I awoke unsure whether to continue. A Frenchman came to my tent, stating his intent to go up the mountain. The ranger told him that, dressed as he was with no waterproof top, he would be “coming down in a body bag”. Since I was cold enough at the current altitude I figured my chances were only slightly better and practical concerns overruled any I had about my character. We backtracked 22km to the nearest road, joined by some Belgians and Germans who had come down from the mountain the previous day, just before the weather, and who were kind enough to give us a ride back to Te Anau.
In Te Anau I checked into a hostel for the night. The anxiety engendered by my experience on the Kepler track remained. I immediately set about curtailing my America trip to something less challenging in a flurry of Facebook messages and flight searches.
The next morning I did my first ever hitchhiking. The third car that passed picked me up, a couple of English ladies on the cusp of sixty who happened to be going to the start of the Routeburn Track as well.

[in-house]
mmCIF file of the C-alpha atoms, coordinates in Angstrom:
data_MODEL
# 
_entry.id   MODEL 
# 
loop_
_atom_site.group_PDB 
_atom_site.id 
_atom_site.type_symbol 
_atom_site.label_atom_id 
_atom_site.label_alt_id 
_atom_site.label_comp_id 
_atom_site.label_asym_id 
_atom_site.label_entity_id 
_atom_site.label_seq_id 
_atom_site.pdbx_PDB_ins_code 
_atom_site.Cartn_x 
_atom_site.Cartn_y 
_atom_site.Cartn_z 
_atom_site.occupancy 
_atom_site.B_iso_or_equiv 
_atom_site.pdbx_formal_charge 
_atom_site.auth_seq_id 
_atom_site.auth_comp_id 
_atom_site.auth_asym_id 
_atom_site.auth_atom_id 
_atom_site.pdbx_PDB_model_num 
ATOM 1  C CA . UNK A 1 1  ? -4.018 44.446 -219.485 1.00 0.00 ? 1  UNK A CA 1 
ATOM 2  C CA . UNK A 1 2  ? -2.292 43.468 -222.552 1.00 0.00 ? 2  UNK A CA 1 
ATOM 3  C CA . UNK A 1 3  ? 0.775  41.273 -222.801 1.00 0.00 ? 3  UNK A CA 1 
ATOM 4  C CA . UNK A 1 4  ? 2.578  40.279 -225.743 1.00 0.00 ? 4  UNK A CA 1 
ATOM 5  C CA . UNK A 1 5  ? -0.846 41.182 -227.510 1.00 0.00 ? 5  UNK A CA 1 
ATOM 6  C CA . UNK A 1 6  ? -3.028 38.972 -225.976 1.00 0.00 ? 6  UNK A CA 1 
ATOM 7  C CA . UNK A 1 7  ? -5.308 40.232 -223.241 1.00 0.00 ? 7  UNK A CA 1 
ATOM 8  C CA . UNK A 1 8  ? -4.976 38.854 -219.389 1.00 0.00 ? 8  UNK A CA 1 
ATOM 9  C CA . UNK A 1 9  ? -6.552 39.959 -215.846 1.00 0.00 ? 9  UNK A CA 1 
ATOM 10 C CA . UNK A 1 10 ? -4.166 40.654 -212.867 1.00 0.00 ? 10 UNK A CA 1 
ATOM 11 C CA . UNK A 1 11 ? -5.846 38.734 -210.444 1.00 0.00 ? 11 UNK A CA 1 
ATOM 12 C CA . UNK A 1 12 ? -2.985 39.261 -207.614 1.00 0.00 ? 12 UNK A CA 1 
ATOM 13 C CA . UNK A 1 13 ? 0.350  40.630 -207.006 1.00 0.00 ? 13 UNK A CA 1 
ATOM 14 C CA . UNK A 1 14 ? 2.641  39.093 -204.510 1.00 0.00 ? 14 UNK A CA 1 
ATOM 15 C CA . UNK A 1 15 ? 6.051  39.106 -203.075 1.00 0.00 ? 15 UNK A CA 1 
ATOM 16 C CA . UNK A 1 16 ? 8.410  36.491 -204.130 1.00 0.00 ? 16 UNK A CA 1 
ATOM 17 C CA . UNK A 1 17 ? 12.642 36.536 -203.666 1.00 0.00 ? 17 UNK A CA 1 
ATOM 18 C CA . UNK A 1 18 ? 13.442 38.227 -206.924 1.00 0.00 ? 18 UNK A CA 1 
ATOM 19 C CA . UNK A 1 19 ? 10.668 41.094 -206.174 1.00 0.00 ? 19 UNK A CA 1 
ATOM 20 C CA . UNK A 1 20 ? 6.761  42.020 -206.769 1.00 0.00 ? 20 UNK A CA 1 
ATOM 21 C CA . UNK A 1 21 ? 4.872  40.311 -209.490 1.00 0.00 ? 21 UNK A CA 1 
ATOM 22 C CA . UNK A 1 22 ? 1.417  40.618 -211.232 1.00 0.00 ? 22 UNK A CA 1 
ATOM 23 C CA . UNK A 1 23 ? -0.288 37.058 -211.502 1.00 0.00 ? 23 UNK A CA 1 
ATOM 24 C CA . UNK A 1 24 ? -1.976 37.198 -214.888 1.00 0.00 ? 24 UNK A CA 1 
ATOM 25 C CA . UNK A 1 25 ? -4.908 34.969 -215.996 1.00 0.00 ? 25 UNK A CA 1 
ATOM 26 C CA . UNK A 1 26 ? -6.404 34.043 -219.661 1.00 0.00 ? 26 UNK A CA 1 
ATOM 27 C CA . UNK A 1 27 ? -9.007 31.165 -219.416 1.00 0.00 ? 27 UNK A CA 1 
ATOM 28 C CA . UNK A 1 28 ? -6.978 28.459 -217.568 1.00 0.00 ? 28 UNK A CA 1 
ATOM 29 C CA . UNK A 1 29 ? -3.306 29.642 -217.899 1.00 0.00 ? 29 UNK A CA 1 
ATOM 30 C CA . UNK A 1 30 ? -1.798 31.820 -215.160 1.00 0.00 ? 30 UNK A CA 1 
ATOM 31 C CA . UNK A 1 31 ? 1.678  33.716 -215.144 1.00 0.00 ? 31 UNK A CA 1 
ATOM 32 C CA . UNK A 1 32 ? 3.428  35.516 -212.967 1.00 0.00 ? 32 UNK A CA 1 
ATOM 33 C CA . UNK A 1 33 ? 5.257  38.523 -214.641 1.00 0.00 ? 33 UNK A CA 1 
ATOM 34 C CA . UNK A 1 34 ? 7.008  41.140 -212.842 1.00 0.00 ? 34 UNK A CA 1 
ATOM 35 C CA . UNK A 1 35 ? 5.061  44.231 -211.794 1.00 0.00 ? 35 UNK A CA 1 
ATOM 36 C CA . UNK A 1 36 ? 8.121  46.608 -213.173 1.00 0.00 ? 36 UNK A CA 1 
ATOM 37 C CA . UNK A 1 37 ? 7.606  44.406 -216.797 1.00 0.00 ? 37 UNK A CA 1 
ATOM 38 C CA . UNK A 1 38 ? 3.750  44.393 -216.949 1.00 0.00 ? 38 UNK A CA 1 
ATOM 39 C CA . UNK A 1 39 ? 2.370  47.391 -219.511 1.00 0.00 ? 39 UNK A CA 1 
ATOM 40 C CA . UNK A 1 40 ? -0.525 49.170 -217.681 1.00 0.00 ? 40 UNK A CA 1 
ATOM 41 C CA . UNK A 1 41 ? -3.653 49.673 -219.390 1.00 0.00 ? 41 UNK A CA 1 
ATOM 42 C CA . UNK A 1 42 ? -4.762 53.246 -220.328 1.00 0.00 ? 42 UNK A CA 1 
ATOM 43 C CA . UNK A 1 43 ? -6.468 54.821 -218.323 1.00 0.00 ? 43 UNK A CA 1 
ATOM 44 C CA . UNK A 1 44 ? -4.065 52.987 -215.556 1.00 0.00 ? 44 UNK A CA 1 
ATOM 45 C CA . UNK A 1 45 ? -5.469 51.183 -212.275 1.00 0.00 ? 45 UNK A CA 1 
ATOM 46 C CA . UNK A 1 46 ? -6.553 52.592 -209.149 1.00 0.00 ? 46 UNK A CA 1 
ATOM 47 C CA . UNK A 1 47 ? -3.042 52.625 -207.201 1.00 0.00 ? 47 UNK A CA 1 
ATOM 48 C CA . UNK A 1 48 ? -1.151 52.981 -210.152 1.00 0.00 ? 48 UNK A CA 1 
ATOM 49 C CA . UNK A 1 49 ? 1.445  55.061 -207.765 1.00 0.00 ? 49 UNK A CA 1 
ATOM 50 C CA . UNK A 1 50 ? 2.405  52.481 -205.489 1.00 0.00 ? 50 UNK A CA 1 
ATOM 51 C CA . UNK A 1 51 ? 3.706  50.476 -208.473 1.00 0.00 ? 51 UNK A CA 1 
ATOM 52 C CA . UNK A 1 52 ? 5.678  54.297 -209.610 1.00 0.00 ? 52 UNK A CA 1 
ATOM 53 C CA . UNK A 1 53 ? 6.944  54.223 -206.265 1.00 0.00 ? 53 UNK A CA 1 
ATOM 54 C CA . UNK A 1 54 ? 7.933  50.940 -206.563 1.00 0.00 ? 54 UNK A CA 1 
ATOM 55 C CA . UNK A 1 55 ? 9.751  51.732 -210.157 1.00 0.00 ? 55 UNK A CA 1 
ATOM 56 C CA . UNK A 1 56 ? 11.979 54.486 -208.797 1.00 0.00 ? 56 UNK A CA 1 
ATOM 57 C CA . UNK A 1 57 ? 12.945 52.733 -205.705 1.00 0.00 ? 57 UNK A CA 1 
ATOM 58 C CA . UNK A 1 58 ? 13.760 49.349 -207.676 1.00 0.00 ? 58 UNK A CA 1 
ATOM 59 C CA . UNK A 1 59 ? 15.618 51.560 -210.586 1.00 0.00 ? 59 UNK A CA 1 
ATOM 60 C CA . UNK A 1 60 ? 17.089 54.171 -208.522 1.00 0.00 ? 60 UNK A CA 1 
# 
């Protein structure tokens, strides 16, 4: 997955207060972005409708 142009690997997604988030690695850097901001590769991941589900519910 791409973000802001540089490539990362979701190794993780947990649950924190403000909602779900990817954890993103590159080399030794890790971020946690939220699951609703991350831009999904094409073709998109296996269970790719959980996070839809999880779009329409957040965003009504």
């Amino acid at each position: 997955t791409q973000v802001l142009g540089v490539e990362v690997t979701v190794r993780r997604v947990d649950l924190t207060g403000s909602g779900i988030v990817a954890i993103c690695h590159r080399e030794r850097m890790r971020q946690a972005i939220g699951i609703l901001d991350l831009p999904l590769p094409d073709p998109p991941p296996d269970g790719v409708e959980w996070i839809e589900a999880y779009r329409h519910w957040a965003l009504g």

The rest of that day was few easy kilometers to Lake Howden Hut. It felt like a house with an entire national park for a garden. For no money could you get a hotel in such a location. Looking out from the wooden porch the only sign of any human presence was the track leading off into the bush. In the morning I started before sunrise. In the forest the only light was from my headtorch, the only sounds the first birds and the streams that crossed my path, they bound for the valley and I for the tops.
I had left myself the rest of the track to do in a day. At 28km with 750m of ascent (and to the displeasure of my still-injured knee, 1000m+ of descent) I thought it would be tough. But the weather was glorious and I was buoyed by the prospect of actually finishing something I’d started.
By the end of the Routeburn track I’d walked about 100km in 4½ days. I hitched a lift back to Queenstown with a couple from London. They were even kind enough to turn back when, after 15km, I realised I’d left my camera in the car park. So I’m especially thankful to them for being able to show these photos at all.